We have the power to change this, by priming a child’s immune system during the first years of life.

7 Ways to Train the Immune System

Babies and young children need to be exposed to a diversity of microbes early in life. Still, childhood infections are no fun and can even be life-threatening in some cases. There is a fine line between protecting our babies from infectious disease and giving them exposure to the germs that will train their immune systems for lifelong health.

I would never propose that we stop washing our hands with soap and warm water or that we stop sneezing into our elbows. These foundational sanitary practices are good ways to decrease the spread of germs that cause things like the common cold and flu.

The goal is to allow a baby’s immune system to be exposed to natural sources of microbes so that it will learn how to appropriately respond. To that end, I suggest the following 7 actionable steps you can take.

1. Get outside

A recent survey, sponsored by the U.S. Environmental Protection Agency (EPA) found that Americans spend 87% of their time inside enclosed buildings and another 6% of their time inside enclosed vehicles. That leaves a mere 7% of their time to be outdoors. It is outside where we encounter the broadest range of microbes. When babies and children play outside, they get dirt on their fingers, dirt on their faces, and even a bit of dirt in their mouths. These mini inoculations act like the coaches the immune system needs to mature. Let your baby eat dirt.

2. Breastfeed

Breast milk is not sterile. It is a rich source of Lactobacillus bacteria that act as beneficial probiotics for the baby’s developing immune system. Babies also encounter the natural bacteria on their mother’s skin through the process of snuggling and nursing. Studies show that breastfeeding may be protective against childhood leukemia.

3. Get a pet

Living on a farm is one way to be regularly exposed to the naturally occurring microbes in the soil. But even if you do not live on a farm, you can get greater exposure to microbes by having a pet. Although animal dander can trigger allergies in some people, exposure to pets during infancy can actually decrease the risk of developing allergies. Studies show that children who live with a dog or a farm animal have a lower risk of developing allergies and asthma in early childhood.

4. Let fevers run their course

Fevers are a sign of a robust immune system that is mounting a reaction to infection. It is only since the 1970s and 1980s that we have routinely suppressed fevers in children. Part of coaching and training the developing immune system is allowing the body to have a natural fever. If the fever is below 102.5, keep the baby comfortable with cool washcloths and allow it to run its course.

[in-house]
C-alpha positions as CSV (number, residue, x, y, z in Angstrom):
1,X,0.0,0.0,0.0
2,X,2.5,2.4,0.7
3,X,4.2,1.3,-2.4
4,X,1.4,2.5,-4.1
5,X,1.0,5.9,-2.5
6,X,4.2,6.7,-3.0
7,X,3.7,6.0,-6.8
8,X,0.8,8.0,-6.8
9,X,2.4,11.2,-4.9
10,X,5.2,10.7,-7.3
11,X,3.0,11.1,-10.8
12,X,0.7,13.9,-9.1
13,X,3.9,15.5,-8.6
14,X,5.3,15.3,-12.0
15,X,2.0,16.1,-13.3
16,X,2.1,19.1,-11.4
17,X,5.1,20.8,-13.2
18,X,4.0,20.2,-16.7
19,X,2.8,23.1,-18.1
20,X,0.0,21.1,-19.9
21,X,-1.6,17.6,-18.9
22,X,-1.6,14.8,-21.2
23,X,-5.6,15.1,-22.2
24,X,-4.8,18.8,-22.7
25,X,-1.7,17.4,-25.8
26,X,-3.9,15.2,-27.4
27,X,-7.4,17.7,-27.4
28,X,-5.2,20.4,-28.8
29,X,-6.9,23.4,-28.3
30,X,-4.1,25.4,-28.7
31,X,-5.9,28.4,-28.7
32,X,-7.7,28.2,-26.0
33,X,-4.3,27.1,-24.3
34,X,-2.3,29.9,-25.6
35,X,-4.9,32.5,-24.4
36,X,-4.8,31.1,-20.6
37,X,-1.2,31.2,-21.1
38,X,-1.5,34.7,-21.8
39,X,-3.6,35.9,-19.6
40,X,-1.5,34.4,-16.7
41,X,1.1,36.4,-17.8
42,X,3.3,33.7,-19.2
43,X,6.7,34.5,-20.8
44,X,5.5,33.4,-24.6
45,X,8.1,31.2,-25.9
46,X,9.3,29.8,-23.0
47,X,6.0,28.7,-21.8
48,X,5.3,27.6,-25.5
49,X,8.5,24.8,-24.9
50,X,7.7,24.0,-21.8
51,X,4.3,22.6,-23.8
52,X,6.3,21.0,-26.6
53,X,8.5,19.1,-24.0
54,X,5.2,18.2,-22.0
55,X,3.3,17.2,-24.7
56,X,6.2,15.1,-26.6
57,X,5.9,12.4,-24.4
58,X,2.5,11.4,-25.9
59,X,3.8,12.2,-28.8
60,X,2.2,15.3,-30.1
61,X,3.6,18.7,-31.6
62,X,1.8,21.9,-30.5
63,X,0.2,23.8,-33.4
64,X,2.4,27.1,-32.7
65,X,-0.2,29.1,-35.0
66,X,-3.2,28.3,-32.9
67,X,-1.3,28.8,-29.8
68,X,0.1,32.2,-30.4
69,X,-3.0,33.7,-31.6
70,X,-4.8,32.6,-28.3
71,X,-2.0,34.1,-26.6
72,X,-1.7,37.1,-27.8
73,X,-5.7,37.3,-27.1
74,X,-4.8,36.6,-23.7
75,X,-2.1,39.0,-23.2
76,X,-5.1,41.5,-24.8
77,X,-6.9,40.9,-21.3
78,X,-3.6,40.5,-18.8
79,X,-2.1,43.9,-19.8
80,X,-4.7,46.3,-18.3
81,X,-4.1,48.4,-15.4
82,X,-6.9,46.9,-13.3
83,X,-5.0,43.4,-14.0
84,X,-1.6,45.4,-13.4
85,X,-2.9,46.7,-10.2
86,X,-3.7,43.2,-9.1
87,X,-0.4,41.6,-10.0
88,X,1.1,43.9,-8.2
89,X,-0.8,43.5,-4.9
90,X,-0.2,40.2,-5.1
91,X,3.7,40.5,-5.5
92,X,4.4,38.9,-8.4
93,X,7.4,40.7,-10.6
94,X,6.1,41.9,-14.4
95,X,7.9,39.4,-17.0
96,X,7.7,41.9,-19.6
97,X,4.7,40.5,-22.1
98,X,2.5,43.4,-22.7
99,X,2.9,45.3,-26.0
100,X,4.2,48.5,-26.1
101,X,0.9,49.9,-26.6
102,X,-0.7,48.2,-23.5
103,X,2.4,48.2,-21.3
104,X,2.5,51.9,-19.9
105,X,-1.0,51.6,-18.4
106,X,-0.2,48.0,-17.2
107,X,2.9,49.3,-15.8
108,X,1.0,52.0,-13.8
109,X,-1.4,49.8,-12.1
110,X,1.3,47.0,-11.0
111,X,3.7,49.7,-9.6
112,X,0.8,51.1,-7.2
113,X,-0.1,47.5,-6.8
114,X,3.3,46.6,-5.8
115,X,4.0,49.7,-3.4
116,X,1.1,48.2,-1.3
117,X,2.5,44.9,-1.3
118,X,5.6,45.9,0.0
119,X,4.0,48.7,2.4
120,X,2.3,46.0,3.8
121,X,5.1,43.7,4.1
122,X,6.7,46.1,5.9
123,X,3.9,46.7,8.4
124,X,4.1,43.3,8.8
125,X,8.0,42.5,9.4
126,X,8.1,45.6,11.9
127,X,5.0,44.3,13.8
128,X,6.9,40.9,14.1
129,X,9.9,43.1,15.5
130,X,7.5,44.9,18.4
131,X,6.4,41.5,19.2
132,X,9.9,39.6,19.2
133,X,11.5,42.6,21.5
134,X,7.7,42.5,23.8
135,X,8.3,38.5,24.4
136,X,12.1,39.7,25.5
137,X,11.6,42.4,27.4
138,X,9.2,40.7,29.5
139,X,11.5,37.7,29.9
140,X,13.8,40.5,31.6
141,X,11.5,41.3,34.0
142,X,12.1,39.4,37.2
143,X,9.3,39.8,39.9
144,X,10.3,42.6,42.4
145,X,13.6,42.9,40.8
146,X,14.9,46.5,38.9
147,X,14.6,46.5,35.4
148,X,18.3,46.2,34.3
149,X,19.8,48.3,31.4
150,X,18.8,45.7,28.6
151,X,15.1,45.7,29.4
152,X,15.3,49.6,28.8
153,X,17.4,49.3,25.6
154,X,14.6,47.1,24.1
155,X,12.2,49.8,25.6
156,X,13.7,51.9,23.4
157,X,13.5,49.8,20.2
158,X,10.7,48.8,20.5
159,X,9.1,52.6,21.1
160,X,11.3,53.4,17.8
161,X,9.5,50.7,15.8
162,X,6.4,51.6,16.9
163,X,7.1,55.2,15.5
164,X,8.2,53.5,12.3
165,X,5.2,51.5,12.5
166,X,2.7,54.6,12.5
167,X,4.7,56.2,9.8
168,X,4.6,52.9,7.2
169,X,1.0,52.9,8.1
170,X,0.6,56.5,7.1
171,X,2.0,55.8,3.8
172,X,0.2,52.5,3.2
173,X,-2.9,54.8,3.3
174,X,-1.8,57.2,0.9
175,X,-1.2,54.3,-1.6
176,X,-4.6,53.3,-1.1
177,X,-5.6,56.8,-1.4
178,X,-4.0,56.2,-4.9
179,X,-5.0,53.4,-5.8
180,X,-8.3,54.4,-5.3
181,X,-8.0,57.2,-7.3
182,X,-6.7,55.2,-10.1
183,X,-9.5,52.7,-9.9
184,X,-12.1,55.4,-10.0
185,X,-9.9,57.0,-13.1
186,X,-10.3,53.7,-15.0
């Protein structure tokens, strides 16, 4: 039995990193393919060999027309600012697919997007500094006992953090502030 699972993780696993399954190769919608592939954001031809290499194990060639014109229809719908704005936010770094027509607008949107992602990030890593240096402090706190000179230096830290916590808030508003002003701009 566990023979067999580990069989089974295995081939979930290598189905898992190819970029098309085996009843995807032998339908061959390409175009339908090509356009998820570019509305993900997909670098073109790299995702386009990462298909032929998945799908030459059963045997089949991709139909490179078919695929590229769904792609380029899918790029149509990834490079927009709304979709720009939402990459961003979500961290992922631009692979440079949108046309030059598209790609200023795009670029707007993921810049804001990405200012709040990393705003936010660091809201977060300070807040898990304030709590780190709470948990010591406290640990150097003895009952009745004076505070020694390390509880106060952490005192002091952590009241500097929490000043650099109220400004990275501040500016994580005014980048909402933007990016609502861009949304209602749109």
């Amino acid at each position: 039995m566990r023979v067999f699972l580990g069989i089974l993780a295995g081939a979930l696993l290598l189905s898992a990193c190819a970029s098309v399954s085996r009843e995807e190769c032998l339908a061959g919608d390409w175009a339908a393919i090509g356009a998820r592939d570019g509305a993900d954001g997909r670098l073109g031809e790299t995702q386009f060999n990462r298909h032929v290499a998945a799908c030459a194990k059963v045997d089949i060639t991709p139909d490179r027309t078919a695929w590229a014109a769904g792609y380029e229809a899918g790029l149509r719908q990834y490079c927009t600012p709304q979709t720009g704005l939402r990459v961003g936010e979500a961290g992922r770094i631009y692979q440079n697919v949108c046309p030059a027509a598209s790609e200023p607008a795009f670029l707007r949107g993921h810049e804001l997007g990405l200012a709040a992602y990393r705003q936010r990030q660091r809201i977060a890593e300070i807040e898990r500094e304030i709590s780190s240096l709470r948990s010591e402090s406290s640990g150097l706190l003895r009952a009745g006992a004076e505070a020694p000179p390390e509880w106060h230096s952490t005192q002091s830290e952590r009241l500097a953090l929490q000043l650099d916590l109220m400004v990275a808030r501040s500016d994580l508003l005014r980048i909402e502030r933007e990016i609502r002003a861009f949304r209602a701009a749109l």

5. Use antibiotics sparingly

Broad-spectrum antibiotics wipe out not only the bacteria that cause disease but also the beneficial bacteria in the gut microbiome. Overuse of antibiotics is one of the most direct assaults to a baby’s microbiome and developing immune system. Exposure to antibiotics can occur not only from a prescribed medication but also from eating meat, eggs, and dairy products from conventionally raised animals. More than 80% of all antibiotics sold in the United States go to industrial farming to promote the growth of farm animals. Choosing organic animal products is the best way to avoid antibiotics in the food you eat and give to your baby.

6. Avoid hand sanitizers

Antibacterial sprays, wipes, and sanitizers have become the norm. Triclosan is an antibacterial agent that is commonly used in these products. A study of US children found that those with the highest level of exposure to triclosan also had the highest risk for airborne and food allergies. The best way to wash your hands (and those of your child) is with good, old-fashioned soap and water.

7. Replenish the beneficial microbes

Human diets have traditionally been microbial rich. We now eat foods that have been triple-washed and sealed in cellophane wrappers. One way to consume more beneficial microbes is to eat fermented foods, like yogurt, kefir, and sauerkraut. Infants can be given probiotic powders even before they are old enough to eat solid foods. Probiotic powders include a variety of Lactobacillus and Bifidobacteria species that support a healthy microbiome and immune system.


Where to Learn More

ALL accounts for 4 out of 5 cases of childhood leukemias. Although the vast majority of cases can be cured by chemotherapy, nobody wants to see their child go through this stressful experience. This article has given you 7 ways to prime a child’s immune system for lifelong health. If you would like more information about how to reduce your risk of cancer or support your body through the cancering process, check out our book: The Metabolic Approach to Cancer.